Do infants and children need ETIAS? Yes, every traveler, even infants and youth, will need to present a travel authorization upon their arrival in the Schengen area in order to be permitted to enter. However, people under the age of 18 are exempt from paying the fee for the ETIAS.

When traveling internationally with youth at any time, make sure the following steps are followed:

  • Check the expiration date on any passport carefully before traveling to Europe – note that children’s passports are valid for only five years, not the 10 years of those issued to U.S. citizens aged 16 and older
  • Carry your passport when traveling into, out of or between countries, and make sure all children’s passports are carried by a responsible adult who is accompanying them.

Are there any special precautions I should observe with events taking place in the Schengen zone prior to 2021?

  • Make sure your passport will have sufficient validity or renew it before traveling.
  • Be sure immigration officials stamp your passport upon entering the Schengen area and again when you exit.
  • Carry your passport with you when traveling to other countries in the Schengen area (and everywhere) in case documentation is necessary

Will the ETIAS need to be renewed? Yes, it will need to be renewed every three years.

What kind of information will be required to apply for an ETIAS online? According to some travel agency sites, the following information is known about the ETIAS:

  • The online ETIAS Europe application form will be quick and straightforward to complete. In most cases, the whole process won’t take more than ten minutes.
  • ETIAS requirements for Europe: To complete the ETIAS application process there are some basic requirements. The applicant needs to have a valid passport, a credit or debit card to pay the ETIAS fee, and an e-mail address to receive the electronic ETIAS.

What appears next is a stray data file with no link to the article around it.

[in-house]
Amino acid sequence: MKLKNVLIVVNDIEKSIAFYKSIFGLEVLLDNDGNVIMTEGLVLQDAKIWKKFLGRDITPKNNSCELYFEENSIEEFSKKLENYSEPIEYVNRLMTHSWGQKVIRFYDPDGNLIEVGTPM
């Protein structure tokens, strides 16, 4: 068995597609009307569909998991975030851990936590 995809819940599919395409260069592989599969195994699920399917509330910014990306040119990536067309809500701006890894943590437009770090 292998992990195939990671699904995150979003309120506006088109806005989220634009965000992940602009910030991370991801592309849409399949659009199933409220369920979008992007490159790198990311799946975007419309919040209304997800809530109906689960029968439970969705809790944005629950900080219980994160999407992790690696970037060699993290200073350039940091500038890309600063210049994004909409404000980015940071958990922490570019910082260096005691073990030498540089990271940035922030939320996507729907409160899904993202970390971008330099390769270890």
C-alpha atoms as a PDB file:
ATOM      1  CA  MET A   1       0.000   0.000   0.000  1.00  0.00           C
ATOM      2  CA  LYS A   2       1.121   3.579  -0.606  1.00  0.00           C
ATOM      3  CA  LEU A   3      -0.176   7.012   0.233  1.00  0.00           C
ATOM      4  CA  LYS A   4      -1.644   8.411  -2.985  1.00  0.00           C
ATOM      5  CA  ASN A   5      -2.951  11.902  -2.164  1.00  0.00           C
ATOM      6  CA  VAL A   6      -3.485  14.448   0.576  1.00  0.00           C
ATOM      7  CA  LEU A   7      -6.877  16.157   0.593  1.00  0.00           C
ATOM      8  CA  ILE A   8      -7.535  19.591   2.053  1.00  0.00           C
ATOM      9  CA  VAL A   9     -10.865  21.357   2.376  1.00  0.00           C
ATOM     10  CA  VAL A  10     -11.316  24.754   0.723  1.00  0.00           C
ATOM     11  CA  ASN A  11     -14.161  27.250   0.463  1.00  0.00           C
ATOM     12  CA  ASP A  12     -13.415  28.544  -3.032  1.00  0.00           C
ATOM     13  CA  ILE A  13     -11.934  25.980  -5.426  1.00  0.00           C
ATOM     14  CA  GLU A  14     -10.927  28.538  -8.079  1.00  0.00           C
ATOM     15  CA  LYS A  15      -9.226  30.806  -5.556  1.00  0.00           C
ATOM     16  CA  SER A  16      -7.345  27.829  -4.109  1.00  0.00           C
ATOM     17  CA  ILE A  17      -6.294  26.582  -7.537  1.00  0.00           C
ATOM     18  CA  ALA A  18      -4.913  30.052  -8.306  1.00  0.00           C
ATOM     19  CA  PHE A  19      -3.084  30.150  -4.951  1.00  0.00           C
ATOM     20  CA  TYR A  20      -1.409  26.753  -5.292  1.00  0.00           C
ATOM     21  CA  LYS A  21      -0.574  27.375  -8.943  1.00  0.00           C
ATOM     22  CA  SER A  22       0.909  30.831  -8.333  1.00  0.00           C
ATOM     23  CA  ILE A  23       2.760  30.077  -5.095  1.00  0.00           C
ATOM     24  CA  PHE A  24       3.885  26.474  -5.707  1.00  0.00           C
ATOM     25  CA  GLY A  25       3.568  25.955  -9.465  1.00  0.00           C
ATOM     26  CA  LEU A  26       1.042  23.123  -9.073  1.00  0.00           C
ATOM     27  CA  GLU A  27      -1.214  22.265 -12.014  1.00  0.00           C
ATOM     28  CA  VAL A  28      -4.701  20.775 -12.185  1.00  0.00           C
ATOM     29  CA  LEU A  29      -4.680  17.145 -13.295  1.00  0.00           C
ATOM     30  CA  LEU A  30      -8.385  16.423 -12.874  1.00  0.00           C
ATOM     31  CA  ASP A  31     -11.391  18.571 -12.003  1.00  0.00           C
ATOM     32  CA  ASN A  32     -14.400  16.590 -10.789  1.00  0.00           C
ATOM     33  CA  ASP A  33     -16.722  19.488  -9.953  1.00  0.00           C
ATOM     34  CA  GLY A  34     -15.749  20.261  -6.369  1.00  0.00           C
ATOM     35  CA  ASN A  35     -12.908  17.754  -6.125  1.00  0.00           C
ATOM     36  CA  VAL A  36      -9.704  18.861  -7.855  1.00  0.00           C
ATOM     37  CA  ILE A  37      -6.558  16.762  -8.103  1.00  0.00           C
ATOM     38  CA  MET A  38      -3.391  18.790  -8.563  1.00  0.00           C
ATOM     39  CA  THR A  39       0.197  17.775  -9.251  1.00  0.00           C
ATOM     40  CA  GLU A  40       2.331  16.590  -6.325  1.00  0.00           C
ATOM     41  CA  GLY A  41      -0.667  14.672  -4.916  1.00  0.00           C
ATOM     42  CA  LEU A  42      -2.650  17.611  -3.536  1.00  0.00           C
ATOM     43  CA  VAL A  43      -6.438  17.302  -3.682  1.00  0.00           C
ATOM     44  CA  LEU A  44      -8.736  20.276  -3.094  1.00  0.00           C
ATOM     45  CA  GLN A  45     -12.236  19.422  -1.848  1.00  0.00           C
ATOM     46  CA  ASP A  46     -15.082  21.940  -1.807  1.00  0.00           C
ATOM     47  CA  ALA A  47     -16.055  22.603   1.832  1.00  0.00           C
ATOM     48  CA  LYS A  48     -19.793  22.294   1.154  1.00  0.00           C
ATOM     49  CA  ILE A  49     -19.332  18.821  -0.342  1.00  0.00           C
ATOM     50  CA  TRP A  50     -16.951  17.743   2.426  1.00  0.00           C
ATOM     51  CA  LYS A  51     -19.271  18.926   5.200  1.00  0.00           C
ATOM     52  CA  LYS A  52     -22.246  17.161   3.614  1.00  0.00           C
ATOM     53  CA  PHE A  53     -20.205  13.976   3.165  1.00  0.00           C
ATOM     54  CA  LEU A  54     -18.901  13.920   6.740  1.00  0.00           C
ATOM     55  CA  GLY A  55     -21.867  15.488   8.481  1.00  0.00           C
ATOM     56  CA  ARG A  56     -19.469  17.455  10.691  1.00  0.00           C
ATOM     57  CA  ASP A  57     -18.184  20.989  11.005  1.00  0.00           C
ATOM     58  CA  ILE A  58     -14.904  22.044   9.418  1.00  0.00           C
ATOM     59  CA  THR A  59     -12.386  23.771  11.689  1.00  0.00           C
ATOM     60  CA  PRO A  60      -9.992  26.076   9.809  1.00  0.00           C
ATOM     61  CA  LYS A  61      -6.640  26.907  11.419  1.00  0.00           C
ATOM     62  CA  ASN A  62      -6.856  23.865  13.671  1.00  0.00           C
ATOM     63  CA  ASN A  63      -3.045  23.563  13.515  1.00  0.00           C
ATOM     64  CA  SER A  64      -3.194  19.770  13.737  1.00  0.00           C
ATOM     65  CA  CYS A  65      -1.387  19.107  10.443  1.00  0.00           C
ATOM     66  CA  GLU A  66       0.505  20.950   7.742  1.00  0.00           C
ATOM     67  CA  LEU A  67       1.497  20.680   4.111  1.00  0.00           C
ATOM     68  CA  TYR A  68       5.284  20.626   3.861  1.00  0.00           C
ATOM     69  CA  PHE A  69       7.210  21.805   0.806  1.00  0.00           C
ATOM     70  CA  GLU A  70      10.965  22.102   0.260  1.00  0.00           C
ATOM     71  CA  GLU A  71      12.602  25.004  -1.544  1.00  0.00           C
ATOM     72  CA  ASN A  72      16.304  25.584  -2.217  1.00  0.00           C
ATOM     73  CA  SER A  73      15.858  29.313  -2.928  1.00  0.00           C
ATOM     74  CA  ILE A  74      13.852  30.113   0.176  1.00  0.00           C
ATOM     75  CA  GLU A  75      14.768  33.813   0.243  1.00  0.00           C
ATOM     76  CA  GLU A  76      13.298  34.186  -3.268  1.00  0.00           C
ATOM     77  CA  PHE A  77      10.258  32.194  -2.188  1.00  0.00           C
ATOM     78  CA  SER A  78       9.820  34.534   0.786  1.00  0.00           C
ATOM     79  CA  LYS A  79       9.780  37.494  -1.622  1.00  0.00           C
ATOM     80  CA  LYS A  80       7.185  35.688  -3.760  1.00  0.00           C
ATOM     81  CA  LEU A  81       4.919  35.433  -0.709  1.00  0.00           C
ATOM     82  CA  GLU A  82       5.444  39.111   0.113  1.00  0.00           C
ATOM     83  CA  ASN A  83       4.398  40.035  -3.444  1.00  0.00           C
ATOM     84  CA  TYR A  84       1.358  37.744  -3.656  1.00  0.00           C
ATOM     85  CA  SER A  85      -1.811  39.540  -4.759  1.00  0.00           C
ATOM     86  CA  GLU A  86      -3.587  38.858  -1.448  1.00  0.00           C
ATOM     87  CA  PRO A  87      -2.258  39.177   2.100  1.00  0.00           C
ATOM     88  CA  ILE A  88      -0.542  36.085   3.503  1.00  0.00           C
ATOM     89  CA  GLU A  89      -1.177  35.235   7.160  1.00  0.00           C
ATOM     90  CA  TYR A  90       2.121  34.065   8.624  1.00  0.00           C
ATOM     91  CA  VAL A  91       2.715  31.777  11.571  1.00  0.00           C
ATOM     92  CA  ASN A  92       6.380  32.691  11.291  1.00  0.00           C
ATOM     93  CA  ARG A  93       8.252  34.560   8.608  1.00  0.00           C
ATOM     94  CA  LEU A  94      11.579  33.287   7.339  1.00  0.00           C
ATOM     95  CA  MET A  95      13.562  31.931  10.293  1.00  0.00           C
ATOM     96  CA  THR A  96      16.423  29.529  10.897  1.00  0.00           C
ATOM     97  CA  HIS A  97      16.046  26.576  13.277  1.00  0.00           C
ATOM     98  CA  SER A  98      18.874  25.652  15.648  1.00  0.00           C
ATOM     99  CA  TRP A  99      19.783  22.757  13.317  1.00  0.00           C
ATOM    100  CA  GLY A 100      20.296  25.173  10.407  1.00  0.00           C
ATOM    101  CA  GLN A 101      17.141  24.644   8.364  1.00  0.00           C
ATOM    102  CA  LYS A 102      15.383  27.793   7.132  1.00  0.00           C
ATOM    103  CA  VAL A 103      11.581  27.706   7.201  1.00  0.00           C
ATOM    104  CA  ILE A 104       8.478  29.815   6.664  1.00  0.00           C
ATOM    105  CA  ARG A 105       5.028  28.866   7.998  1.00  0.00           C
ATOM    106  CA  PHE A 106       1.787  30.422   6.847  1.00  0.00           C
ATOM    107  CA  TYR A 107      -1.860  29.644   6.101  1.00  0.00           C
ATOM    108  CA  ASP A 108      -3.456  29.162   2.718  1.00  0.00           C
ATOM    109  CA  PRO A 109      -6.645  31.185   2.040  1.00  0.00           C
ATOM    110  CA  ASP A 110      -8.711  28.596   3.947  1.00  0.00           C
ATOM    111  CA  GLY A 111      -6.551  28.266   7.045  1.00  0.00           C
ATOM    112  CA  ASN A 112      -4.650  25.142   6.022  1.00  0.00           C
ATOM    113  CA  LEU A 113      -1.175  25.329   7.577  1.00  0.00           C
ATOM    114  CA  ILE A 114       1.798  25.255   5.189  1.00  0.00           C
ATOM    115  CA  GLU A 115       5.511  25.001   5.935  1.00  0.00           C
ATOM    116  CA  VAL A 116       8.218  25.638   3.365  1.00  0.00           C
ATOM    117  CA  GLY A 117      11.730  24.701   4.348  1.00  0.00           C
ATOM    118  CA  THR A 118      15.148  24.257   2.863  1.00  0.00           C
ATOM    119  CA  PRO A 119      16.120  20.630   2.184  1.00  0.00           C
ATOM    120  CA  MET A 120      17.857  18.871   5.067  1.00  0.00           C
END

• Applicants are asked some basic questions which include details about the trip, their health history and whether they have a criminal record. Their details are screened and cross-checked using several security databases including Interpol and Europol.

Without the ETIAS on or after 2021, will travel be problematic, even for U.S. citizens who travel internationally often? Unfortunately, yes. If your passport and documentation do not meet the Schengen requirements, you may be:

  • Refused boarding by the airline at your point of origin or while transferring planes. 
  • Denied entry when you arrive in the Schengen area, regardless of how long you will stay.

An immigration official will determine if you qualify for entry when you first cross any external border of the Schengen area and present your passport. The officer may bar your entry if you do not qualify.

Is the application available now? The application is not yet available. Many travel agency sites have an e-mail list and will make information available to those who are interested.

What else do I need? I want to make sure I’m covered, and that my athletes are too. The good news is we still have about two years until the measure goes into effect. However, that hasn’t stopped many companies and websites in the industry from springing up, with the claim of simplifying the process.

The American Society of Travel Advisors (ASTA) made the following statement:

"It is important to note that while several websites such as Etiasvisa.com and Schengenvisainfo.com have been quoted as information sources by numerous news outlets, these are not affiliated with the European Commission and may contain erroneous information. For more information and frequently asked questions, we recommend the following resources as they are the official sources of information directly from the European Commission:

European Commission - A European Travel Information and Authorization System - Questions & Answers
European Commission - European Travel Information and Authorization System – Fact Sheet
 List of countries in the Schengen area"

Additionally, Michael Wildes notes, becoming informed about the new restrictions, and filling out the appropriate forms well in advance of travel, is the best practice:

“Event planners beware! The best step that event owners could take would be to have anyone traveling to the EU Schengen area fill out a paper form ahead of time, to determine whether there are any admissibility issues, before filing the ETIAS application online.  The worst-case scenario would be to wait until the last second to file for ETIAS and to discover that a certain athlete has admissibility issues prior to the date of departure.  Of course, if there are admissibility issues, an immigration attorney licensed in the destination country should be consulted.”